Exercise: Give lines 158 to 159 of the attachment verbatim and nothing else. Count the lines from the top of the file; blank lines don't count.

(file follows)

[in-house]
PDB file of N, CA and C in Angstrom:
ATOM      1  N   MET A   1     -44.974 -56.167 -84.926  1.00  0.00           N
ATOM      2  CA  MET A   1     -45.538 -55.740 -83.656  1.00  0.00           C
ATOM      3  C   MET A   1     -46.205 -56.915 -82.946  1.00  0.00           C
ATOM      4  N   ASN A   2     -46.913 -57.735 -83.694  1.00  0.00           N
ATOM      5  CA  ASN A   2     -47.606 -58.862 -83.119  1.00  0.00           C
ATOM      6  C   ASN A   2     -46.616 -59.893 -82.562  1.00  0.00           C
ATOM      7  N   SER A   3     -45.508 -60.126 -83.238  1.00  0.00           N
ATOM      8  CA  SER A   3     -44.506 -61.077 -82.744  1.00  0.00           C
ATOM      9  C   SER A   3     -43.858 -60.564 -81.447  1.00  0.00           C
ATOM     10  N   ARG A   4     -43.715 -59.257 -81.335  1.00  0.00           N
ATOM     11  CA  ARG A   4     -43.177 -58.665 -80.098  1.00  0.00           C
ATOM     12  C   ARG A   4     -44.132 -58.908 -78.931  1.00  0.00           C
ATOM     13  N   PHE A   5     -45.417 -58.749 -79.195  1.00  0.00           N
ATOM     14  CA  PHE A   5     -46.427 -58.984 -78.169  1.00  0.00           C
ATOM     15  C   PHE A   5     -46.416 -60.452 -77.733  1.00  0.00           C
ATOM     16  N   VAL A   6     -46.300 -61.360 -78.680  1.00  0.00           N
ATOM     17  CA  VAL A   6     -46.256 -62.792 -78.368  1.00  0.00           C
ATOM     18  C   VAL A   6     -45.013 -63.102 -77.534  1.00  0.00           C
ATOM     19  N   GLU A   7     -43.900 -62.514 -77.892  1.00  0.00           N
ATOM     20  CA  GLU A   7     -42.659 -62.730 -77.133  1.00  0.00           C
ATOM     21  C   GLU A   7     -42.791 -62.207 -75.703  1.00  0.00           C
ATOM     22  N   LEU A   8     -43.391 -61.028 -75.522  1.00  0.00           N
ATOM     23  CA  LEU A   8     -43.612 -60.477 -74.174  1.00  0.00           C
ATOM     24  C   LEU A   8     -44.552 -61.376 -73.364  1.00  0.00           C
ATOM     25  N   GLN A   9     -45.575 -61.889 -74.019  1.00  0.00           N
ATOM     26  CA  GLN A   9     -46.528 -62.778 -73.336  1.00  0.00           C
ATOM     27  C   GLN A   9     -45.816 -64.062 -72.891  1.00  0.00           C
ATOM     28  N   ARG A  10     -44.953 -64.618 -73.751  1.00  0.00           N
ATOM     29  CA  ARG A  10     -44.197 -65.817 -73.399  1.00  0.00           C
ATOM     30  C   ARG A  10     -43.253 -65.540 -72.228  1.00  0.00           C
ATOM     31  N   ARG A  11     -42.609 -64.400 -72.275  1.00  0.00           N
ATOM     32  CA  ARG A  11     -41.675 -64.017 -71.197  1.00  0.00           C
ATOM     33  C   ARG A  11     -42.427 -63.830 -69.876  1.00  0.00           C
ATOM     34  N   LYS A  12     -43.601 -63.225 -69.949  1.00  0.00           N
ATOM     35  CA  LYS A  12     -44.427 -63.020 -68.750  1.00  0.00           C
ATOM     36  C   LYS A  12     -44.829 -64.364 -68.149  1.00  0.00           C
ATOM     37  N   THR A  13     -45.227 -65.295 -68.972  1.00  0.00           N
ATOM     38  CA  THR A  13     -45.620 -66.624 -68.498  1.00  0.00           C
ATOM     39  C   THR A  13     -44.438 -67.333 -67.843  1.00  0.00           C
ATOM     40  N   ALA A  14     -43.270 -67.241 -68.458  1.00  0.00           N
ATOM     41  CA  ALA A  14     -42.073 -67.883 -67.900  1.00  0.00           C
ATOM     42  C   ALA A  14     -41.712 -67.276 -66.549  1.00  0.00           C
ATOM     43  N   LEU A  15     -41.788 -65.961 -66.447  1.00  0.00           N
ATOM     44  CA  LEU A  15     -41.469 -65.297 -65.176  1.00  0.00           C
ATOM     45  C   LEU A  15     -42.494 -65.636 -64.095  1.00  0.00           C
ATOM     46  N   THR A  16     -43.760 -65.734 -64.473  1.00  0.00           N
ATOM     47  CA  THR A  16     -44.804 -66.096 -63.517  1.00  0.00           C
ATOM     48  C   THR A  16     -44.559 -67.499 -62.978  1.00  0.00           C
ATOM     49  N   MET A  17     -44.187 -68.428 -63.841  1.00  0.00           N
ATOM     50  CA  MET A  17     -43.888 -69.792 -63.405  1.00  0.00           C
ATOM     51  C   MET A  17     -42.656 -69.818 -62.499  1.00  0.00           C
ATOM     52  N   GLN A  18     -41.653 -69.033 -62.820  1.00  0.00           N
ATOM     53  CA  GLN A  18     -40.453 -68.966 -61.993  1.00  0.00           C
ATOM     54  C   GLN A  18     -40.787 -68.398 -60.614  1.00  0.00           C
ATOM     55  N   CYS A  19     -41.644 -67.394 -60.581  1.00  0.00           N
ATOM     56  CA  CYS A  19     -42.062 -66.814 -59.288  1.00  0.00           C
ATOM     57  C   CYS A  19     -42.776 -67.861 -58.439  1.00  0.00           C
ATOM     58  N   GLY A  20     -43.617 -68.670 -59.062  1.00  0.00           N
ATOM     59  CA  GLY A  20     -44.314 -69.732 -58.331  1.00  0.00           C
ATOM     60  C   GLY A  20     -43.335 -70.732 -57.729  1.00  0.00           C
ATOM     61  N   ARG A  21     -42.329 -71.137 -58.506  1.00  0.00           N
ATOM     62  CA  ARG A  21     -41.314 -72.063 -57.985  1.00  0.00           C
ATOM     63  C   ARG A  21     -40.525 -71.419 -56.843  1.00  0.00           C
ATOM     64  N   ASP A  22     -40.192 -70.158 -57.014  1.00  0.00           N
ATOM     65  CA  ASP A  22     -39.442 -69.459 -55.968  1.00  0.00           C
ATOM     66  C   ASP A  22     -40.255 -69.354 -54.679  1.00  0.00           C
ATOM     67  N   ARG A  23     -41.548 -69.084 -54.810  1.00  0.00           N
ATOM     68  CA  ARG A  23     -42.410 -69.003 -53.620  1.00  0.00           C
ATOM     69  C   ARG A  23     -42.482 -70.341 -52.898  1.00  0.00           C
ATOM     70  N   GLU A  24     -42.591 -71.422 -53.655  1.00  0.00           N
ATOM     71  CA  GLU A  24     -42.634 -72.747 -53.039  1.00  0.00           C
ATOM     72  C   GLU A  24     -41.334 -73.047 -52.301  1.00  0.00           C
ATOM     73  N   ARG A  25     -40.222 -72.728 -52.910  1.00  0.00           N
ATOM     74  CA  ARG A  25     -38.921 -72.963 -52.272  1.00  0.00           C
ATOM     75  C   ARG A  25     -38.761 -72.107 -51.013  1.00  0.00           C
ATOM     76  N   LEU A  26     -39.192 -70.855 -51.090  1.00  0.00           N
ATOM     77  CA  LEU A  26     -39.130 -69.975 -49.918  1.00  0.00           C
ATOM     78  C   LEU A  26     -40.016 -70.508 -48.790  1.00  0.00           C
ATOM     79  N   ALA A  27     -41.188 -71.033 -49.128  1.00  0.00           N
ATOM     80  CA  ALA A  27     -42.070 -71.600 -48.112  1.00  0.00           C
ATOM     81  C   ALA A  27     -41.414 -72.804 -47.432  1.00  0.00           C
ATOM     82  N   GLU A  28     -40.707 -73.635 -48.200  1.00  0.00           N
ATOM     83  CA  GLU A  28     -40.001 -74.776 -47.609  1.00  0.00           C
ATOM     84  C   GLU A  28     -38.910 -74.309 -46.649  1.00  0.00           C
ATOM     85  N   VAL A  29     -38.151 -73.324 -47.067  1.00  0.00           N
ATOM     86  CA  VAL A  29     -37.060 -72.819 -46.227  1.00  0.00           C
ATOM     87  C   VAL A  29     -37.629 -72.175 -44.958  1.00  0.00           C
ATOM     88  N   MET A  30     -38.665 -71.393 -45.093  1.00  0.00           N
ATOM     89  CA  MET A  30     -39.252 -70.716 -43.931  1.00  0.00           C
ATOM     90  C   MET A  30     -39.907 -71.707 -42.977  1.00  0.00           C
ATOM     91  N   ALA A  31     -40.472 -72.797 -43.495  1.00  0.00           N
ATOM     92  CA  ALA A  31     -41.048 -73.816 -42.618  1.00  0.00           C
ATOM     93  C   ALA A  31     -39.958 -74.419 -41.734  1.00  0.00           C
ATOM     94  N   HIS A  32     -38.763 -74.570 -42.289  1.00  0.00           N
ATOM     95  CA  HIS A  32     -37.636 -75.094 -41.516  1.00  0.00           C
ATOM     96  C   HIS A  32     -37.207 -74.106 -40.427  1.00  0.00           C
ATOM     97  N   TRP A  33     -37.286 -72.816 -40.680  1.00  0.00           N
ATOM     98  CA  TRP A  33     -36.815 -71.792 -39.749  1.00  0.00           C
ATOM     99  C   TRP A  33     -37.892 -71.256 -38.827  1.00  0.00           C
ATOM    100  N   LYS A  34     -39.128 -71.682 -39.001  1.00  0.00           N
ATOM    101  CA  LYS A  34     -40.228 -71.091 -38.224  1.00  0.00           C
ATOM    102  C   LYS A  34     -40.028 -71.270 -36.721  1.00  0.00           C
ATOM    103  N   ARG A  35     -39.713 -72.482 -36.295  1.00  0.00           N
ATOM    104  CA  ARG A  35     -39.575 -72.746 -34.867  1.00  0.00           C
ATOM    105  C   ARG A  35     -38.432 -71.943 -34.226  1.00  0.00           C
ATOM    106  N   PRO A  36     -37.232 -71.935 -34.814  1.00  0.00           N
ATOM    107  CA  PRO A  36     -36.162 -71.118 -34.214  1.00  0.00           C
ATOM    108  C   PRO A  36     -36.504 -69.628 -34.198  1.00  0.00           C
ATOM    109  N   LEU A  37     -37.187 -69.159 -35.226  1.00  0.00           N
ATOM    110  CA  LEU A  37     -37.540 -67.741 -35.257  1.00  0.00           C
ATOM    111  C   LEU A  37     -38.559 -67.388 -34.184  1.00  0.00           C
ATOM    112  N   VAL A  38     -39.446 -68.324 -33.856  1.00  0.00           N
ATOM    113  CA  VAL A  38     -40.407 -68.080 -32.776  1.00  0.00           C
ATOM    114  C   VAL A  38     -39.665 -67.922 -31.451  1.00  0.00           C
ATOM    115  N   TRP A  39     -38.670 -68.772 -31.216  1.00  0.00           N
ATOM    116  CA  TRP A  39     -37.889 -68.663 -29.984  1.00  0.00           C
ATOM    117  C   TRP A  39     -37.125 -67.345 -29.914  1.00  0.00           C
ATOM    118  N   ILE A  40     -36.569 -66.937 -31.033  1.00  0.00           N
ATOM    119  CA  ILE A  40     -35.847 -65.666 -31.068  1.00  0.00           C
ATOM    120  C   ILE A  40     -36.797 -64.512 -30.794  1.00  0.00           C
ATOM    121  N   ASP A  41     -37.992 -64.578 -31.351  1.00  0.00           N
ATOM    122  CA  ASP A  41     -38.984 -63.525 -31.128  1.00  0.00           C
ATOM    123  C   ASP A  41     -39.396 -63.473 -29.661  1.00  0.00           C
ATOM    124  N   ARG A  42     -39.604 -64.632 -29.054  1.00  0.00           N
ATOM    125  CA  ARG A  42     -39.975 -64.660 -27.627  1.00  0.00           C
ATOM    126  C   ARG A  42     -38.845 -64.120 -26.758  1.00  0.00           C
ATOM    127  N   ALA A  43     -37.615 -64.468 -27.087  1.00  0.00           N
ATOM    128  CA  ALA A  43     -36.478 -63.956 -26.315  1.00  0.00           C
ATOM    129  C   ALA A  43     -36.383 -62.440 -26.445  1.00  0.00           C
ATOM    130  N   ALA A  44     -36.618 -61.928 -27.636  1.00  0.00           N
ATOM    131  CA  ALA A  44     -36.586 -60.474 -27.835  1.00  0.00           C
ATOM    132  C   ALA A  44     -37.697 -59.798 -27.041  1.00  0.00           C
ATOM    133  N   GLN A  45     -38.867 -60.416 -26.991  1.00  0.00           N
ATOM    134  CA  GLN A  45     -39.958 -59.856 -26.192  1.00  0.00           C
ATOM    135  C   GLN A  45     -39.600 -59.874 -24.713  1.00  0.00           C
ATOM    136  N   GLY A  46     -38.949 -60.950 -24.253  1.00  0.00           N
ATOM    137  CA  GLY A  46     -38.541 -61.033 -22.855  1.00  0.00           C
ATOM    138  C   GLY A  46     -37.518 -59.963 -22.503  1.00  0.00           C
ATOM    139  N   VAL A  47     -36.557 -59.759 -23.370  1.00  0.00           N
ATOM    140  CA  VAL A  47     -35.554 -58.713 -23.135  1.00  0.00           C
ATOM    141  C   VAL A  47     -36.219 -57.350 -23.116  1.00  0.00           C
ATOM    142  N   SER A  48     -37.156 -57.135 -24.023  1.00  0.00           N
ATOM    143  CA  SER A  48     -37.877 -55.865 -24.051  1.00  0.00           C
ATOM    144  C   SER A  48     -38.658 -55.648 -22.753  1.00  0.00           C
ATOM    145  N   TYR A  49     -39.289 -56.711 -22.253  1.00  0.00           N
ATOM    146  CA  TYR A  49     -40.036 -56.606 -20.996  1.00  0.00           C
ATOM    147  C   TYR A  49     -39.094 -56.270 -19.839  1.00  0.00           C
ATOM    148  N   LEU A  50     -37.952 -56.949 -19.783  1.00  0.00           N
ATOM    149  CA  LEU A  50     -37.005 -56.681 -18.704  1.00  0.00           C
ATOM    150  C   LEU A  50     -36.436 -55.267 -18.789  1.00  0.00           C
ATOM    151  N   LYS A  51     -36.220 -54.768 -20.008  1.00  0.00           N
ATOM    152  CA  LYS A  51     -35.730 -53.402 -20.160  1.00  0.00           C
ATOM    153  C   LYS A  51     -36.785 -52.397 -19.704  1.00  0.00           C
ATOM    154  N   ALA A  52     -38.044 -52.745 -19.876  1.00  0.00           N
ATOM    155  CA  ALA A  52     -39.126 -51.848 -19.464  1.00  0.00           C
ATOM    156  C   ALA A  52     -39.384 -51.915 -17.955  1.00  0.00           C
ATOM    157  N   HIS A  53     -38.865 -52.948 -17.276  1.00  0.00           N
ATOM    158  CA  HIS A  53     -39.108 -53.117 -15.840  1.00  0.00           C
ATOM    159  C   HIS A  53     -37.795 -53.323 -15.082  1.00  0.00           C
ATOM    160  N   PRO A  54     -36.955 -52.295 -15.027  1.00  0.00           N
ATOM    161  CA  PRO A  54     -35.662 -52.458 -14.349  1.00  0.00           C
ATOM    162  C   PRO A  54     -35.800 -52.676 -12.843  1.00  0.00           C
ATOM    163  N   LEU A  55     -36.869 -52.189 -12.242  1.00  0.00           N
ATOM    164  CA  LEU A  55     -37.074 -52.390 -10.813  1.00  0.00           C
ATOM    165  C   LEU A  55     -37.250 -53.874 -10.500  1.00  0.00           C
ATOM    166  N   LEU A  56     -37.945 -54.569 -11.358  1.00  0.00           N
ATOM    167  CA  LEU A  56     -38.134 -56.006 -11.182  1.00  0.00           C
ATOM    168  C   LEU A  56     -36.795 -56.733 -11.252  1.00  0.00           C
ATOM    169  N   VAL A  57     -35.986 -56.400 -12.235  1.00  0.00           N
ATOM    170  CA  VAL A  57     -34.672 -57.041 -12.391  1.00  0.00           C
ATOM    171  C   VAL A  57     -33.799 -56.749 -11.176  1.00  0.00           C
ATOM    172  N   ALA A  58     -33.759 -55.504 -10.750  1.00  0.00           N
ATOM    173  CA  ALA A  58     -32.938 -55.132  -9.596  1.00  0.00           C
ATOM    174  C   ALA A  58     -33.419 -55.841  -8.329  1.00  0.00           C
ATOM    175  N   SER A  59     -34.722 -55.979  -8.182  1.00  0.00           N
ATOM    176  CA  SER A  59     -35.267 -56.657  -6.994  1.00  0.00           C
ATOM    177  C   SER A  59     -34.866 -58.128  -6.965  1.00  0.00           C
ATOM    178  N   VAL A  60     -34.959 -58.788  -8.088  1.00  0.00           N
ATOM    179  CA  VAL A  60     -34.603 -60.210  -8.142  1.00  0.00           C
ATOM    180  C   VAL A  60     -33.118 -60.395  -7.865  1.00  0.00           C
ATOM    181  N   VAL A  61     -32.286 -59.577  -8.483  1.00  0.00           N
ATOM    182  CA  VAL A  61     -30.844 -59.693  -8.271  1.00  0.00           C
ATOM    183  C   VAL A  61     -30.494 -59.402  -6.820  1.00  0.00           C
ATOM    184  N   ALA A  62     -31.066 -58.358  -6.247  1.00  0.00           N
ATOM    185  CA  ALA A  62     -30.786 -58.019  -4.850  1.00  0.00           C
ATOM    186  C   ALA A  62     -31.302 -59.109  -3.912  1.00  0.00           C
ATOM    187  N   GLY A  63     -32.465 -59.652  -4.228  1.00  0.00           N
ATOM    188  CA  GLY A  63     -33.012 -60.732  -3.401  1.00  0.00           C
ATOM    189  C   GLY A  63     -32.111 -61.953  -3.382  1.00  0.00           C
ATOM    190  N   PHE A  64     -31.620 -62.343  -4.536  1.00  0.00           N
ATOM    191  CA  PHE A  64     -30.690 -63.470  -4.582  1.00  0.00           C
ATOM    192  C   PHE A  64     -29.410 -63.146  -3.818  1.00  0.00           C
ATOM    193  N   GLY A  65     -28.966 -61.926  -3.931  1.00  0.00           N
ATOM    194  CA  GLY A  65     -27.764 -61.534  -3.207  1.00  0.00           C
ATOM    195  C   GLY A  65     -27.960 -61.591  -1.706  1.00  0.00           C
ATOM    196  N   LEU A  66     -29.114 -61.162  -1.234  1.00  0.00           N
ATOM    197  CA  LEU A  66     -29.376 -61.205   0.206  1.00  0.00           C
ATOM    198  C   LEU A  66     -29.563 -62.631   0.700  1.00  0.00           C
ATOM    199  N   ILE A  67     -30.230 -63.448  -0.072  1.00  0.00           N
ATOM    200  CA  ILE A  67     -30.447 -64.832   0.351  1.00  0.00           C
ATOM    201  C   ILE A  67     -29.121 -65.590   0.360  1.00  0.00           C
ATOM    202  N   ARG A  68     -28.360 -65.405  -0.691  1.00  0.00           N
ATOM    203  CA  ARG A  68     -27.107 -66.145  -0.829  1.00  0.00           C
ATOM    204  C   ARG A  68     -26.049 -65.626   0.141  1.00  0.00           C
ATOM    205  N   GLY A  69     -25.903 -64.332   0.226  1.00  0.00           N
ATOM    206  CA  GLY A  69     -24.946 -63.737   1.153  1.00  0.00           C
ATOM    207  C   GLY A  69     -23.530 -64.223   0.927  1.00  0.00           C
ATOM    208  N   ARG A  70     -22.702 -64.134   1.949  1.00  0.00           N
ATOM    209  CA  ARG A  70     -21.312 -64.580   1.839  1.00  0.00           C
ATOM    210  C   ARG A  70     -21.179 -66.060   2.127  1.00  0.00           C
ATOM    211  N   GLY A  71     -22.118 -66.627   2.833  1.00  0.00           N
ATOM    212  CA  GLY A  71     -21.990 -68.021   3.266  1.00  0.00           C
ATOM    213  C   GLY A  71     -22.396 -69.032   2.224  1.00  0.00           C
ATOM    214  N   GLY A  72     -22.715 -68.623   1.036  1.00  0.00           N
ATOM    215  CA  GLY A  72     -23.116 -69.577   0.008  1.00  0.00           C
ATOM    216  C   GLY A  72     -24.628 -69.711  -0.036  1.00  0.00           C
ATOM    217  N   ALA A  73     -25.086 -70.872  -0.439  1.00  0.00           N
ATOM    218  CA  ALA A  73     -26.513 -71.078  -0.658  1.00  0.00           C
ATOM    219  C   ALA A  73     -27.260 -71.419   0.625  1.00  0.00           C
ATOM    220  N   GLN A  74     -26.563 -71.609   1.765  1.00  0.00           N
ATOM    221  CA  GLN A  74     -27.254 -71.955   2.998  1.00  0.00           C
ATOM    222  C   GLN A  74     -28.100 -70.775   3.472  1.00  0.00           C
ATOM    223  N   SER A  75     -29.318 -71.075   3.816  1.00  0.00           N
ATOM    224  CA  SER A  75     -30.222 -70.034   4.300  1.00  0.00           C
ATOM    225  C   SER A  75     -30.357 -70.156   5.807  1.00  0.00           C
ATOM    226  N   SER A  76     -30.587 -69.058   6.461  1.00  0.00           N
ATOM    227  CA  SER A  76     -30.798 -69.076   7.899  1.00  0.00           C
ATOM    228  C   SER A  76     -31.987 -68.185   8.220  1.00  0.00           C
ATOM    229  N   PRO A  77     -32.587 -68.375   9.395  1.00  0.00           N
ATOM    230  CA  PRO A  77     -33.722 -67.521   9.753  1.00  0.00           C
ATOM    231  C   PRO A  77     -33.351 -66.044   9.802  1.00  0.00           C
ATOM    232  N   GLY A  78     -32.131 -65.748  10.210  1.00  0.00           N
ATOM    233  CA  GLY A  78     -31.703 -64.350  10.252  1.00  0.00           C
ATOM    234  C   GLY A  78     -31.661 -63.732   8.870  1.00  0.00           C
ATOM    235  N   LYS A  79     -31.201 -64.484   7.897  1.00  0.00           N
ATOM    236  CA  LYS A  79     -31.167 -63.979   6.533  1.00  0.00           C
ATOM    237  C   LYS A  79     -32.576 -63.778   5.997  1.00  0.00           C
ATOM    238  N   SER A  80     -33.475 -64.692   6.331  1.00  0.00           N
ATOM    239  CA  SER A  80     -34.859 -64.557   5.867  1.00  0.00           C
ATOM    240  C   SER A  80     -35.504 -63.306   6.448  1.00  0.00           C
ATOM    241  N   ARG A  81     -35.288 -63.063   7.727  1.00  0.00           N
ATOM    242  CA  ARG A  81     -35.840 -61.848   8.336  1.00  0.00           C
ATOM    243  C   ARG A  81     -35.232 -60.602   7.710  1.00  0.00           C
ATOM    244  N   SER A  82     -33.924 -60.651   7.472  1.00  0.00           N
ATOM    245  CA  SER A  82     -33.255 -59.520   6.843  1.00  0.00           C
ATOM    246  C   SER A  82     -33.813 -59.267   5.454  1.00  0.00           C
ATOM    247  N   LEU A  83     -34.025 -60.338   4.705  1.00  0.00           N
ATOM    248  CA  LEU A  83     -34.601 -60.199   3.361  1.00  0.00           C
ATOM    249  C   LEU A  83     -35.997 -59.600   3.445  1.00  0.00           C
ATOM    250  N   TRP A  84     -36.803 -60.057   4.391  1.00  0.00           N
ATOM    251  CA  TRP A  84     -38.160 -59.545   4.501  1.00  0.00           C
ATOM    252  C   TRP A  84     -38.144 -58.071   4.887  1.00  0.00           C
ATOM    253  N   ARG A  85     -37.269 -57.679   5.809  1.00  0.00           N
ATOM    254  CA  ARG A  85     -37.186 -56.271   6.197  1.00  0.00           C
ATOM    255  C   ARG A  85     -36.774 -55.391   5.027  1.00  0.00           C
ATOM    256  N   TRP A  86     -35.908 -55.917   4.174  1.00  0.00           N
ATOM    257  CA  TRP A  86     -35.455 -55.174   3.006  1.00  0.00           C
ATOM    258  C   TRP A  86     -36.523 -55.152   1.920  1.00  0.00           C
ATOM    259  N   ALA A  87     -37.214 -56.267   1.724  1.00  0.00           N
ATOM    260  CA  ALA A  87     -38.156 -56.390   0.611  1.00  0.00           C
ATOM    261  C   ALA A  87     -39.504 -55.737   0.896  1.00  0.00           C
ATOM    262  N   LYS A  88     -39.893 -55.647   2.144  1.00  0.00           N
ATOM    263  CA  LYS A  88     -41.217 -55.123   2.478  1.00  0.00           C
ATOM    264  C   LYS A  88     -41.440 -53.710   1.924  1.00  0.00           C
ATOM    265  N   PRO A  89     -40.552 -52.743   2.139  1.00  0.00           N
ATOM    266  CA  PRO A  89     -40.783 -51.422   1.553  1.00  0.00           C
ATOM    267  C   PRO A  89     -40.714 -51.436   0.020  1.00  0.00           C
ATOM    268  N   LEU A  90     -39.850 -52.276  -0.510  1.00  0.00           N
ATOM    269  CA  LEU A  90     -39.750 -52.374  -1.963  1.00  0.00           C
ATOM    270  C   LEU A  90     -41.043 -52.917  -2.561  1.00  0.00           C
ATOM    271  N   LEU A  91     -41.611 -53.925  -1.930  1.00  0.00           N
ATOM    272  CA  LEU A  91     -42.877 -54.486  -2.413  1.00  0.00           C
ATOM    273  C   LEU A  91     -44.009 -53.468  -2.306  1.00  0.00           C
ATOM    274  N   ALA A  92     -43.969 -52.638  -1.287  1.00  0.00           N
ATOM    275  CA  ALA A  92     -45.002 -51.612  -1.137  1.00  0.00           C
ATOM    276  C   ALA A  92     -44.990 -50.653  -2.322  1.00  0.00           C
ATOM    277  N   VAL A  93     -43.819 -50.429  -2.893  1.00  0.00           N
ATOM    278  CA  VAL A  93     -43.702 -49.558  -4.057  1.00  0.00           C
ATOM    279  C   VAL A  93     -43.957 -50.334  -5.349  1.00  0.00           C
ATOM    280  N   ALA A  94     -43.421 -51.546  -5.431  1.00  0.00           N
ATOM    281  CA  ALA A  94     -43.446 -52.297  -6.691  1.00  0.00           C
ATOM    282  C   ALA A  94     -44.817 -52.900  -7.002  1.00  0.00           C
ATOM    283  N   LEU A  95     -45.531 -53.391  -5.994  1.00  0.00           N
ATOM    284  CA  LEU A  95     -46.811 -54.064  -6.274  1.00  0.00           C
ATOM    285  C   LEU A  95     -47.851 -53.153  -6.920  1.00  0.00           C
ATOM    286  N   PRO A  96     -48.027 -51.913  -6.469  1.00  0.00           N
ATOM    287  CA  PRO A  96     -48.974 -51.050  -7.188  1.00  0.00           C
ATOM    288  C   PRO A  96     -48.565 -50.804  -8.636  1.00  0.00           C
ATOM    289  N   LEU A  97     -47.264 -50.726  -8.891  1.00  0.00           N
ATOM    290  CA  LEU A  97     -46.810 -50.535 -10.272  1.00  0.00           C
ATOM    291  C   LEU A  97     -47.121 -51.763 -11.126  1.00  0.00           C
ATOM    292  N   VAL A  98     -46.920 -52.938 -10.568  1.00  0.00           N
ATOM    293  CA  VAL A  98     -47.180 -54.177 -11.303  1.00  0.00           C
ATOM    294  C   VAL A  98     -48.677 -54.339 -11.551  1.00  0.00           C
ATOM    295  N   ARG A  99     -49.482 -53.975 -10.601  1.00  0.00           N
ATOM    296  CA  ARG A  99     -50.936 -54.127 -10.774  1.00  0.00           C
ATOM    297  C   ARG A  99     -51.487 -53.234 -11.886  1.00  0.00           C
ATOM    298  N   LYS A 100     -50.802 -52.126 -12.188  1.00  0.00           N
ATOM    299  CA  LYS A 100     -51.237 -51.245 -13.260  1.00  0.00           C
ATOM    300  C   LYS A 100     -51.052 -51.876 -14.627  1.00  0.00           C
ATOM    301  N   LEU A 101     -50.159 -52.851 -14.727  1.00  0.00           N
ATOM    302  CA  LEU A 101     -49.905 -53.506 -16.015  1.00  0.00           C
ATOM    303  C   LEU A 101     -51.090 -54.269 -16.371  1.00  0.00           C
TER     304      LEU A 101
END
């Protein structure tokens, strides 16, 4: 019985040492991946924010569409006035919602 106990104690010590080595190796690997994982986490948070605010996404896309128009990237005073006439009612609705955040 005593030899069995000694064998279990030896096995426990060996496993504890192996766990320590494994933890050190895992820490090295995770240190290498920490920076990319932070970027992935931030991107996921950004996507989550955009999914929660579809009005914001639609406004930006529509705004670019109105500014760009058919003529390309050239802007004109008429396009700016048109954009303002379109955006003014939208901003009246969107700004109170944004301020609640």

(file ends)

ATOM    156  C   ALA A  52     -39.384 -51.915 -17.955  1.00  0.00           C
ATOM    157  N   HIS A  53     -38.865 -52.948 -17.276  1.00  0.00           N